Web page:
Ford PC government plans years of cuts to hospital services

The pandemic led to a brief reprieve from the austerity that has bedevilled Ontario hospital care since the great recession. After decades of being on par with other provinces, hospital funding fell far behind the rest of Canada.

At the start of the pandemic the Ontario government was obsessed with the lack of capacity in Ontario hospitals, tragically compounding the crowding in long-term care by ordering hospitals to discharge patients to long-term care.  Despite the mass death in long-term care, very few sick or dying resients were transferred for treatment in hospital. They died in their homes.  

But the government also moved to increase hospital funding in 2020-21 -- increasing it by more than ever before. That new money is temporary, however.  

Cuts are coming: The government established a budgeting system in 2020-21 which would see much of the COVID-related funding budgeted under special funds distinct from the normal ministry line items. So, much of the increased funding for the Ministry of Health or Ministry of Long-Term Care is not reflected in their line items, but instead through special funds that are then later allocated to a ministry. This makes removing those funds easier than if they were incorporated in the ministry budgets. In fact, the 2021-22 Budget plans to cut COVID health care funds by $3.25 billion.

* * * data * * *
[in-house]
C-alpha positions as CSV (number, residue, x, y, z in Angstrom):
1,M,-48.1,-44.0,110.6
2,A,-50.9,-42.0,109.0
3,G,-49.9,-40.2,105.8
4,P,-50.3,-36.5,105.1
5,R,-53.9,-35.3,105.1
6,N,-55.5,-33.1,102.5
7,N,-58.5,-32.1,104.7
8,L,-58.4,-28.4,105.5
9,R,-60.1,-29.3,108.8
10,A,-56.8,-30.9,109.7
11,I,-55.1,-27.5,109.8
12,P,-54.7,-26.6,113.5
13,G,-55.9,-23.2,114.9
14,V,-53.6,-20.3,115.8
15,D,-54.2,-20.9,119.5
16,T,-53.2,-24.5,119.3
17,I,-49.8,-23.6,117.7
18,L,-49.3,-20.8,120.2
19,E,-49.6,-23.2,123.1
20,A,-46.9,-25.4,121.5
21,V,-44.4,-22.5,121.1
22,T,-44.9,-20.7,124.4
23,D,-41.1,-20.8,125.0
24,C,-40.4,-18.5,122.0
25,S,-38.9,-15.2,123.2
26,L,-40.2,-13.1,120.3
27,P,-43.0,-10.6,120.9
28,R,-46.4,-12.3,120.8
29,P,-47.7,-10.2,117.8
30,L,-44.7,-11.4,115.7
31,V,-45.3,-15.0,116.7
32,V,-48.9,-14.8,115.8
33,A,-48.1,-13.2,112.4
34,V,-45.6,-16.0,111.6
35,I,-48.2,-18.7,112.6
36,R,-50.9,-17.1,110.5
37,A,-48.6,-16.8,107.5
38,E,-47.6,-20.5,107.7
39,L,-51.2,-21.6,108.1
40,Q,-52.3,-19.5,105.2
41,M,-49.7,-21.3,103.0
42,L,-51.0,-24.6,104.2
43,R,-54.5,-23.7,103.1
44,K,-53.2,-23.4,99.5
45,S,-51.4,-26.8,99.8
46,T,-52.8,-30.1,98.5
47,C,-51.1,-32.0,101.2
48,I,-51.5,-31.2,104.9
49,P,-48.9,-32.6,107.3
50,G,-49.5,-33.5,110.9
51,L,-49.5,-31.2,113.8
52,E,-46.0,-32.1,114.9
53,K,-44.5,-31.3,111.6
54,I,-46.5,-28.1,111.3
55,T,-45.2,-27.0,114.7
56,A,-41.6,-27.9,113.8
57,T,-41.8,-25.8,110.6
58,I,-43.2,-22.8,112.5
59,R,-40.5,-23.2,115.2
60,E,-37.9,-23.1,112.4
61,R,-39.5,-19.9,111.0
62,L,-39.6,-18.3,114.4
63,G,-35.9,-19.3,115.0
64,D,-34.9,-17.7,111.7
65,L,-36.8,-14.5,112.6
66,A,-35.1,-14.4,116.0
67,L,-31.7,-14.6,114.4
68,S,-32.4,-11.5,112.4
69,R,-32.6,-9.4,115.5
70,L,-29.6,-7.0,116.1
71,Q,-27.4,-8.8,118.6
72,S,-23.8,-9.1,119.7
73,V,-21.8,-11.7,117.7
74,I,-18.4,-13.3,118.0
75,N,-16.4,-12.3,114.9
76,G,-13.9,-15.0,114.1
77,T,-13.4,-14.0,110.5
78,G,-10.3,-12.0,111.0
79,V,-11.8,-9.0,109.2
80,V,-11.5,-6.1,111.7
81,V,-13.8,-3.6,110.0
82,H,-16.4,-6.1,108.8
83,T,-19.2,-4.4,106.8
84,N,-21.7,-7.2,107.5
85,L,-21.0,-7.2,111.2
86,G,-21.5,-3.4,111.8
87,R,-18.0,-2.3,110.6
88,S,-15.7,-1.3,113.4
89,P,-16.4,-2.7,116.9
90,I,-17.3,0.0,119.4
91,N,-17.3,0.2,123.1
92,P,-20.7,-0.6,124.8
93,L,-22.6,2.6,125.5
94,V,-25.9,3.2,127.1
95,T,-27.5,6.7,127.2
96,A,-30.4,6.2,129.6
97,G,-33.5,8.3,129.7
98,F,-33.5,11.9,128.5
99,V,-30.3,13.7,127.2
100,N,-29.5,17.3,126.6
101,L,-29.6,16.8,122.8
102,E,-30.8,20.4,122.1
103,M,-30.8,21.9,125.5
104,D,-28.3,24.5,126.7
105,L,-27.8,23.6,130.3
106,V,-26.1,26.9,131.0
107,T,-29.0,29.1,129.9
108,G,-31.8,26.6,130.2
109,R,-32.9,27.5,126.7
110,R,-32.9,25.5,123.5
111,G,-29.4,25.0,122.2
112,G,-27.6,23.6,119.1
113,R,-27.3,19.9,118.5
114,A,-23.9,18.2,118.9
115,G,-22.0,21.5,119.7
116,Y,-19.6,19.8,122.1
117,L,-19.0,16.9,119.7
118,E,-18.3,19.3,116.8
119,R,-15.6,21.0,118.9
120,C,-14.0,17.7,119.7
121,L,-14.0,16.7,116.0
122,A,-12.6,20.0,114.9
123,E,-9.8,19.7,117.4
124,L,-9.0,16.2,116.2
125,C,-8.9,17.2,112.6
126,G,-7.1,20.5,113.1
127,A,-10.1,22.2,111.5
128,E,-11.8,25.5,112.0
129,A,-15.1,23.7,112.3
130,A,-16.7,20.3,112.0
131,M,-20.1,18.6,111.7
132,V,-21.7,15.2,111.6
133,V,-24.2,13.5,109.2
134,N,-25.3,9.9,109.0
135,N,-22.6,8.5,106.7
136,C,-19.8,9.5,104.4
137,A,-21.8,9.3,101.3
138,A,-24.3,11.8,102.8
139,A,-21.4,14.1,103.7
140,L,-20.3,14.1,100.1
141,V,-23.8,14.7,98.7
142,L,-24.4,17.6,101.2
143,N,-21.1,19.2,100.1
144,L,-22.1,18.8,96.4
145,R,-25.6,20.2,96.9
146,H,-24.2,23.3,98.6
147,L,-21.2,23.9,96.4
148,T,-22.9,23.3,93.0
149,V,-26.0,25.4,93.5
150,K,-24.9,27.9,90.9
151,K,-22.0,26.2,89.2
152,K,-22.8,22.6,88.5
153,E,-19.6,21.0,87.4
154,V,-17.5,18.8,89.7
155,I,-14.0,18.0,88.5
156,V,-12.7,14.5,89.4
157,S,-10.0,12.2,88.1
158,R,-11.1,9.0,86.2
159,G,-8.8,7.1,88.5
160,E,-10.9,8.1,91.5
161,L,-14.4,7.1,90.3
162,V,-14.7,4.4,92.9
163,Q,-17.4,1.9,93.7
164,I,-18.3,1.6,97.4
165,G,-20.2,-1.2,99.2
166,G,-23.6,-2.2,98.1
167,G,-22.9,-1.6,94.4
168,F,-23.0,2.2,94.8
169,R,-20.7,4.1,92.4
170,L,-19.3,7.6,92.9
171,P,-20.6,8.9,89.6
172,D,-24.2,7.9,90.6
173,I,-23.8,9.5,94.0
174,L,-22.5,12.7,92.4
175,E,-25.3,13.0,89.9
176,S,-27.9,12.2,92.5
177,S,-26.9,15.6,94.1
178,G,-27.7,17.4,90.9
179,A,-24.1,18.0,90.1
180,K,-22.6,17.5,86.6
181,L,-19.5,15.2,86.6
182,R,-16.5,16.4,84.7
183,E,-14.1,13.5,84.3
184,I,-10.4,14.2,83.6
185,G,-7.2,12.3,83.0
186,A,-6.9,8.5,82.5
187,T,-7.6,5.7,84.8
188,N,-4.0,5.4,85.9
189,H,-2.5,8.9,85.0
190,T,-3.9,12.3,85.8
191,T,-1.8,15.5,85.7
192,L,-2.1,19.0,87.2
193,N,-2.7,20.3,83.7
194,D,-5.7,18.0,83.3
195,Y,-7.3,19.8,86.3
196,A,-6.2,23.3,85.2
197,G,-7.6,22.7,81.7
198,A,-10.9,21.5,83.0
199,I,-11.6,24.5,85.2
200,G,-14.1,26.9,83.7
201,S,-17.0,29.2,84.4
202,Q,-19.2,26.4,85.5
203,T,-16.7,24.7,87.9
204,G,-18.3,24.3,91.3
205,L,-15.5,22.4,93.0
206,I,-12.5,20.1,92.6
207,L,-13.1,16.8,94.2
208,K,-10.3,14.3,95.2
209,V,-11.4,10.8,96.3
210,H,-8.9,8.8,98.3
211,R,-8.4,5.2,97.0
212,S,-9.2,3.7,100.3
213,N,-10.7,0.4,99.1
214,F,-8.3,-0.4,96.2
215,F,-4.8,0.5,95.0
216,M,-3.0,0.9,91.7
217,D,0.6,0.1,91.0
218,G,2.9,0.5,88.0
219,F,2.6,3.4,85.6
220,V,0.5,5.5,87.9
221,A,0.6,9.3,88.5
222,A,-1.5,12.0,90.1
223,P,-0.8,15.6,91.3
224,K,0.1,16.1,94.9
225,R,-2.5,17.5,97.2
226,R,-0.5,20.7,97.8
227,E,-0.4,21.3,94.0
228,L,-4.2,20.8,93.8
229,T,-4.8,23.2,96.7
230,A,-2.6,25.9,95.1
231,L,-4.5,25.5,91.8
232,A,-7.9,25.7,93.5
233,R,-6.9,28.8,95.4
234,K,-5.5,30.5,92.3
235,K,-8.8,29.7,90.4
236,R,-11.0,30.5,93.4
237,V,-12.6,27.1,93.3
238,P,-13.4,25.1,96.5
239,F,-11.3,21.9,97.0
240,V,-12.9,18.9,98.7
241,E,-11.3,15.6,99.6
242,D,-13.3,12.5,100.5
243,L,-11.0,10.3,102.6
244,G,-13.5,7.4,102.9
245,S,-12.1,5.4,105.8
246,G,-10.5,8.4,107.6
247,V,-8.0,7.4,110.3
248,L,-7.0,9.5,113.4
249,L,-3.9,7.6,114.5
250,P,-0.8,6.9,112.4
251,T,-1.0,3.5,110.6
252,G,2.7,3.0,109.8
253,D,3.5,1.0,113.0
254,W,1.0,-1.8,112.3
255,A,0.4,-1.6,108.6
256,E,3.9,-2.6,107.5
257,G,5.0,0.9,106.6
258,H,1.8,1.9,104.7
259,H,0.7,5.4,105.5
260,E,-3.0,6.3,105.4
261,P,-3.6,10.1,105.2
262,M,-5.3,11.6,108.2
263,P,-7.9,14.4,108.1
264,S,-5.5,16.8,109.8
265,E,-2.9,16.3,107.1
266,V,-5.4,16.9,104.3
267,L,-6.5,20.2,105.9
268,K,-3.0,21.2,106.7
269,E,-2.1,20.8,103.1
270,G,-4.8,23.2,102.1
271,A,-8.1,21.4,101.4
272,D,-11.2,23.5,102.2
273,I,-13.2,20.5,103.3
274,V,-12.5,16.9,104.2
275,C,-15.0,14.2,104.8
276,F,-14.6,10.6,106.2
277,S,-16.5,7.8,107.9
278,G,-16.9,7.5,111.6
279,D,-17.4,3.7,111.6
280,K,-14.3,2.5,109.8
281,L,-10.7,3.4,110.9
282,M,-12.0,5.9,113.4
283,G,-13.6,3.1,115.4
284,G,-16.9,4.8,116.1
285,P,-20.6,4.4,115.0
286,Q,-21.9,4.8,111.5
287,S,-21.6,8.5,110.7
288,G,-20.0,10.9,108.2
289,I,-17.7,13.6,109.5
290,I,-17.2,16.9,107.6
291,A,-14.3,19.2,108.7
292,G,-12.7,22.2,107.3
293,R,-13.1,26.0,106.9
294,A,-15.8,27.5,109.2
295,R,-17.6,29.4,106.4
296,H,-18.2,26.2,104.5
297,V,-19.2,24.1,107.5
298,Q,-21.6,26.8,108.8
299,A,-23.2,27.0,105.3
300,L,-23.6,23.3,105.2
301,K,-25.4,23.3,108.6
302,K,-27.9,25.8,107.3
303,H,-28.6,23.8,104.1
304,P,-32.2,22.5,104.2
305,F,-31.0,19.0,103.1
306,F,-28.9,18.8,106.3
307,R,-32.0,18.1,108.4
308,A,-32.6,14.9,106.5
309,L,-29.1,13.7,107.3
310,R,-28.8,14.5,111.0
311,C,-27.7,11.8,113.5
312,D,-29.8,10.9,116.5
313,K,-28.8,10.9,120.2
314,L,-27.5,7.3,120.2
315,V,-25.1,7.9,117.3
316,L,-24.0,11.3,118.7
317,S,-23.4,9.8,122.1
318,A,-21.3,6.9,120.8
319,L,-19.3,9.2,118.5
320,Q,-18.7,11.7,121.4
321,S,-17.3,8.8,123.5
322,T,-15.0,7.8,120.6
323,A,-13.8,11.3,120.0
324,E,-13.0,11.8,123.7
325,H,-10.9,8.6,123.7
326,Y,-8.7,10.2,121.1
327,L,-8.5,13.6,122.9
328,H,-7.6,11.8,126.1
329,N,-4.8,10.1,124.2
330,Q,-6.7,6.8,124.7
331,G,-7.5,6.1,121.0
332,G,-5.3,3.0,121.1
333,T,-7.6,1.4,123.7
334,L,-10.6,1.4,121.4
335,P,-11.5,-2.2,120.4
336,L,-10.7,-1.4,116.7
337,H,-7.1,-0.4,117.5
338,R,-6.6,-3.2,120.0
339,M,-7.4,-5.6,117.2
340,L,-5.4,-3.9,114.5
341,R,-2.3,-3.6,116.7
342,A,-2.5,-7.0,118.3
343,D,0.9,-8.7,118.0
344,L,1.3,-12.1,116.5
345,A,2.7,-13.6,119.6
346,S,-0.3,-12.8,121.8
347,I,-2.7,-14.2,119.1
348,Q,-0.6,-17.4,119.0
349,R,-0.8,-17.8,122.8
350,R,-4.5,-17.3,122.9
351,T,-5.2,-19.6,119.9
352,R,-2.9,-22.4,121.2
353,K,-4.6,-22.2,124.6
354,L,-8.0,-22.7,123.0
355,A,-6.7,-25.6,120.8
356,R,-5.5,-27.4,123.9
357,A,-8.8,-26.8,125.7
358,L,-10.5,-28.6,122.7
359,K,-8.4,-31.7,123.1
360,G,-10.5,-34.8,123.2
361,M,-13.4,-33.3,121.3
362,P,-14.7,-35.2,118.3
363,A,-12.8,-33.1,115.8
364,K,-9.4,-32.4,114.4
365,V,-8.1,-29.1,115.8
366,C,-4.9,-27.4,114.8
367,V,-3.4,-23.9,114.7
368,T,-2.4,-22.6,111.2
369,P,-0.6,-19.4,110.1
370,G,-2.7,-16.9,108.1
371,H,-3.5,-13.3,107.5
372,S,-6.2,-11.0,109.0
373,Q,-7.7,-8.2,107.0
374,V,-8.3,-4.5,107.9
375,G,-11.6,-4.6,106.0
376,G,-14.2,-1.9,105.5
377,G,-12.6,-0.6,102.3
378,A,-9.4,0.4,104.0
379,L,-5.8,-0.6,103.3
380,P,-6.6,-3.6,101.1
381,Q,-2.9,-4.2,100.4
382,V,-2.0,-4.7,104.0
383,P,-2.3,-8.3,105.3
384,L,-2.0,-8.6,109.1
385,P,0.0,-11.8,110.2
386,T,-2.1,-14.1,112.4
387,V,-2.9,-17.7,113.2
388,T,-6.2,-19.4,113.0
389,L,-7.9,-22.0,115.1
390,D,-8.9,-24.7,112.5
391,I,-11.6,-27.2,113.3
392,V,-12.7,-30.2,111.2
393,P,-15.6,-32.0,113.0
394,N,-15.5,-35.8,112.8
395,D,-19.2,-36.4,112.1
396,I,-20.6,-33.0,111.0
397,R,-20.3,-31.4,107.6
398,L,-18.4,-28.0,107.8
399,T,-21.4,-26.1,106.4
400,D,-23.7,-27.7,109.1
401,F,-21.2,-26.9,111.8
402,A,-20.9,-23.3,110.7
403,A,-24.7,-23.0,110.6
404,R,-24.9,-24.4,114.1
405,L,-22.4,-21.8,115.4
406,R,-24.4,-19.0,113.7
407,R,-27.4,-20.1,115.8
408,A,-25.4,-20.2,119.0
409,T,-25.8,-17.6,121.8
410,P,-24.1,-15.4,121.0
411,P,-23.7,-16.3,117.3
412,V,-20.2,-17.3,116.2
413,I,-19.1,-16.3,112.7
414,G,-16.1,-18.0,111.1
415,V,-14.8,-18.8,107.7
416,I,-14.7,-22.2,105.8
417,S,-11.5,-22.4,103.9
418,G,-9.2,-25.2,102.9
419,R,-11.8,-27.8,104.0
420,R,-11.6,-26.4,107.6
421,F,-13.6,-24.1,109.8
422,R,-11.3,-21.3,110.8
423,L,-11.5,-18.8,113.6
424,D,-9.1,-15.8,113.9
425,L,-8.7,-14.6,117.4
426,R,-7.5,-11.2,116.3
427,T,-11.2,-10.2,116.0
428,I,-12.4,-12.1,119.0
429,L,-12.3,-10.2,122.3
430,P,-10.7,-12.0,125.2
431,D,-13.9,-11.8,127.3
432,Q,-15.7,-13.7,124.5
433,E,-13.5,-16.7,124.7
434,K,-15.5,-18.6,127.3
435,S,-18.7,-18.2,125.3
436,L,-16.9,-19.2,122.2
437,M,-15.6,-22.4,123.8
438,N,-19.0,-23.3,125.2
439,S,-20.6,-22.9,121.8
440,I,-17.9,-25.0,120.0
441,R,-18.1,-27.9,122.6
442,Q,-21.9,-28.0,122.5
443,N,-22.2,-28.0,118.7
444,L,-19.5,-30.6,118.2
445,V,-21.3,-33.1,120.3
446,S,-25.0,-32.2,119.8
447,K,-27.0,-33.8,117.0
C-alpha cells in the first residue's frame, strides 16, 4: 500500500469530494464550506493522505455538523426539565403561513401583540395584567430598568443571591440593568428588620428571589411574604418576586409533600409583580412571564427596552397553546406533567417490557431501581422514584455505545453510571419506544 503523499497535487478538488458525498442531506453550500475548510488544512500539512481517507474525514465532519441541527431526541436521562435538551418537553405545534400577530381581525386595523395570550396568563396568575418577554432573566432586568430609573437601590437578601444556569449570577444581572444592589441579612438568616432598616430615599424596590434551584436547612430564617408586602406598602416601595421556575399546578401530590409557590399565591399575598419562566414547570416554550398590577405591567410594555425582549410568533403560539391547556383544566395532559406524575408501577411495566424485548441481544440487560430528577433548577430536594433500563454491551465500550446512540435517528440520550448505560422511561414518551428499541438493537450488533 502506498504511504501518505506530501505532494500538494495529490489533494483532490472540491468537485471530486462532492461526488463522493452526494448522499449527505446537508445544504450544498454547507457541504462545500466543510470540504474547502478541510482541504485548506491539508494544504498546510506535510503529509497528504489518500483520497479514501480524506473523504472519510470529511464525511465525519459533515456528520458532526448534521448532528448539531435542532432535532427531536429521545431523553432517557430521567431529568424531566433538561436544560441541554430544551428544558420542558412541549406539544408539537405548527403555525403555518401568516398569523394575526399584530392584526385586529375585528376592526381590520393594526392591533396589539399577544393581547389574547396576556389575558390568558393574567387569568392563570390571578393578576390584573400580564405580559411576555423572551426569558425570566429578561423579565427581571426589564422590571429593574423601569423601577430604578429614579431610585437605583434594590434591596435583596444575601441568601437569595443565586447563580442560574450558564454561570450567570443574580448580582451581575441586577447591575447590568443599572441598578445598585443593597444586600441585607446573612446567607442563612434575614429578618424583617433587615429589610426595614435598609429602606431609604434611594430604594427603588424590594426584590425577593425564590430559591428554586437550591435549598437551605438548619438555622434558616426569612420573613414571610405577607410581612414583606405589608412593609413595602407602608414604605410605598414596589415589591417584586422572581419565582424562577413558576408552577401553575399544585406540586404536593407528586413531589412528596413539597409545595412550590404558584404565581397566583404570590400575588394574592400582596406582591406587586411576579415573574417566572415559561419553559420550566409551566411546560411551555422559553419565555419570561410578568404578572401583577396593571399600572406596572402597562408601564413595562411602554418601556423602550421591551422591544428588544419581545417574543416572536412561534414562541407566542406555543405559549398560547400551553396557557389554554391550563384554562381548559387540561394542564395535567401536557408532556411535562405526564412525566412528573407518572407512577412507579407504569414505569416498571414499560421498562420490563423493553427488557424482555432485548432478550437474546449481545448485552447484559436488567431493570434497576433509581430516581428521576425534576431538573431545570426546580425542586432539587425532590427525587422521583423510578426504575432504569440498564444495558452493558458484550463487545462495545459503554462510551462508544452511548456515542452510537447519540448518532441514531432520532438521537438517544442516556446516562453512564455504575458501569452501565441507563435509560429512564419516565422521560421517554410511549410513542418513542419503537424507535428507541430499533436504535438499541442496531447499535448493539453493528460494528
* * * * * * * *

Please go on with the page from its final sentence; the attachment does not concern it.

As a result, health sector funding is planned to be cut by $227 million this year.[1] Both hospital funding and LTC funding in total are planned to be less this coming year than last – about $512 million less for LTC and $1.5 billion less for hospitals.[2] Billions more in COVID funding will be cut in the years after that.